This new food pyramid follows the pattern of the traditional classical pyramids: it therefore places at the base the foods that should sustain the diet and relegates to the upper layers, graphically narrower, the foods that should be consumed in moderation. The innovative element lies in the addition of cultural and social indications, closely linked to the Mediterranean lifestyle, based on a concept of diet understood in a broad sense. The aim is to emphasize that it is not only a question of choosing one food over another, but also of how it is selected, cooked and consumed. In addition, the pyramid indicates the composition and number of servings of the main meals.
A study by Buckland et al. (2008) reported that although their systematic review of studies on the Mediterranean diet needed to standardise criteria in defining the pattern of this diet, it generally prevents overweight or obesity, in addition to physiological mechanisms that positively influence the prevention of harmful weight gain.
The Mediterranean diet differs from Mediterranean gastronomy in that it is unique to our geographical area. It is found in Cyprus, Croatia, Spain, Greece, Italy, Morocco, Portugal and France.
Its health benefits are attributed to the finding that although more fat is consumed in Mediterranean countries than in the United States, the incidence of cardiovascular disease is much lower. One of the reasons may be a higher consumption of foods containing monounsaturated fatty acids, which are found in olive oil and which lower blood cholesterol levels. This reduces the risk of diseases and problems such as diabetes, hypertension, heart attack or stroke.
This is not necessarily a globally allocated diet, as much depends on agriculture and animal husbandry, which vary from region to region. Although in today’s globalized market any product can reach anywhere in the world, the corresponding quality of food and resulting dishes cannot be guaranteed. In addition, the worldwide spread of the Mediterranean diet is one of the main factors contributing to the increasing incidence of celiac disease, gluten sensitivity and other gluten-related disorders; this is due to the high consumption of gluten-containing foods in this diet.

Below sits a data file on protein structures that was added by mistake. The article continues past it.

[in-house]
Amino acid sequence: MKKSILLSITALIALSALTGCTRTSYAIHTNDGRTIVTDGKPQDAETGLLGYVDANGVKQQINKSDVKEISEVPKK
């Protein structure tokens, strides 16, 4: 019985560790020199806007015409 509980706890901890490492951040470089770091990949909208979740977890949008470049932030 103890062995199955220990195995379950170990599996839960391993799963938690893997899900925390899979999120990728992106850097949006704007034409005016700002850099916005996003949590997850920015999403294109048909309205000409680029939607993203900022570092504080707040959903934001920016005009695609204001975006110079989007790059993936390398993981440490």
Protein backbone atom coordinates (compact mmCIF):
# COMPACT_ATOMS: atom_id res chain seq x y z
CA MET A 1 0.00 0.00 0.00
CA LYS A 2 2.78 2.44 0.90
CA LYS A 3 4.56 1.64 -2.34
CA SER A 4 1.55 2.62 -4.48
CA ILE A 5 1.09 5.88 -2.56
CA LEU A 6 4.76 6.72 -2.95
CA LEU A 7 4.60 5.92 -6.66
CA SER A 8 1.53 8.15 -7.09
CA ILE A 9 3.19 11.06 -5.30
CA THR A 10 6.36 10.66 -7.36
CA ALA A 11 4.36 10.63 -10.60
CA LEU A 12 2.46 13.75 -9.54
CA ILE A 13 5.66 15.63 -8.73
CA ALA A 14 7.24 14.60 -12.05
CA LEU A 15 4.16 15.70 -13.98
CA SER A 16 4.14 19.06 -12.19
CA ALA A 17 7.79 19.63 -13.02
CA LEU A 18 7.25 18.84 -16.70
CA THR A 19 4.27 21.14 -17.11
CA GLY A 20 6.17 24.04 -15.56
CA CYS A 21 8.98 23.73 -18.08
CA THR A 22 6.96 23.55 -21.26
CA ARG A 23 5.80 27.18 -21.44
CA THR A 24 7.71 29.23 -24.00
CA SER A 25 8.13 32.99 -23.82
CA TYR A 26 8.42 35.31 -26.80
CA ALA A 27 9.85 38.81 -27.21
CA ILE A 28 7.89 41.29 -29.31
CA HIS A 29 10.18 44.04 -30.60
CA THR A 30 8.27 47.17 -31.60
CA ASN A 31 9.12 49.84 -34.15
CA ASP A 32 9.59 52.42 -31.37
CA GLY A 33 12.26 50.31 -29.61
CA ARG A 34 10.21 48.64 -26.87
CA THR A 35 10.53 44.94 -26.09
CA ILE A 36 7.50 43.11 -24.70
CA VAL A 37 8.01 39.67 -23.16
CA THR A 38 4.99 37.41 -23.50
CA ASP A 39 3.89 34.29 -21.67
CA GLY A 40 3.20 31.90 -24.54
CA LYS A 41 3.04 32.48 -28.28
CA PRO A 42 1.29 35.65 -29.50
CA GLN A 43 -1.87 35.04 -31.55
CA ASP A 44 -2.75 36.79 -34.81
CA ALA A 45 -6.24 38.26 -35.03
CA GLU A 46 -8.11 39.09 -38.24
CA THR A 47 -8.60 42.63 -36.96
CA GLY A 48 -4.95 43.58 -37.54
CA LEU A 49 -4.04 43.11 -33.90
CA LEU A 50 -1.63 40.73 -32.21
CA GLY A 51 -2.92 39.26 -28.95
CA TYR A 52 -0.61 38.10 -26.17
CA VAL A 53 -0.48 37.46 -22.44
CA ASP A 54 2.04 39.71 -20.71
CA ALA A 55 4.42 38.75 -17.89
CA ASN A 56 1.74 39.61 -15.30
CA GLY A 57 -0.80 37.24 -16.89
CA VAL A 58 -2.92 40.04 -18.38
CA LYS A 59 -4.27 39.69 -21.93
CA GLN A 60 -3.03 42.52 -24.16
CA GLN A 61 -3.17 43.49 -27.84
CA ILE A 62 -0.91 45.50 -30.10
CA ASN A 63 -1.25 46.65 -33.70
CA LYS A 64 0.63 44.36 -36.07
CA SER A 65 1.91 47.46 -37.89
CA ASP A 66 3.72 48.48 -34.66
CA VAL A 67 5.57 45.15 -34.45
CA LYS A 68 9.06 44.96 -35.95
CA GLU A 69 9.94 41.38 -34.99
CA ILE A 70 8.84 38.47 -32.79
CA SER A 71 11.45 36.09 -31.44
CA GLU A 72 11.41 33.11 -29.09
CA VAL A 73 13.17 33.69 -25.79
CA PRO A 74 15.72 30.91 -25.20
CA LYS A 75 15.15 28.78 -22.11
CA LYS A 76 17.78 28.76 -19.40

It is interesting to compare these results of the use of the Mediterranean diet with its clearly cardioprotective effects and to analyse whether it should eventually become the established diet for most people or whether it still has much room for improvement.
For this reason, the Mediterranean diet as proposed has never been traditionally consumed in any Mediterranean country, which did not prevent it from being declared an Intangible Cultural Heritage of Humanity in 2013 by a joint decision of Spain, Greece, Italy and Morocco.
In the same year, the United Nations Educational, Scientific and Cultural Organization (UNESCO) agreed that the Mediterranean diet should be registered as an Intangible Cultural Heritage of Humanity in Cyprus, Croatia and Portugal, three years after it approved this requirement for Spain, Greece, Italy and Morocco.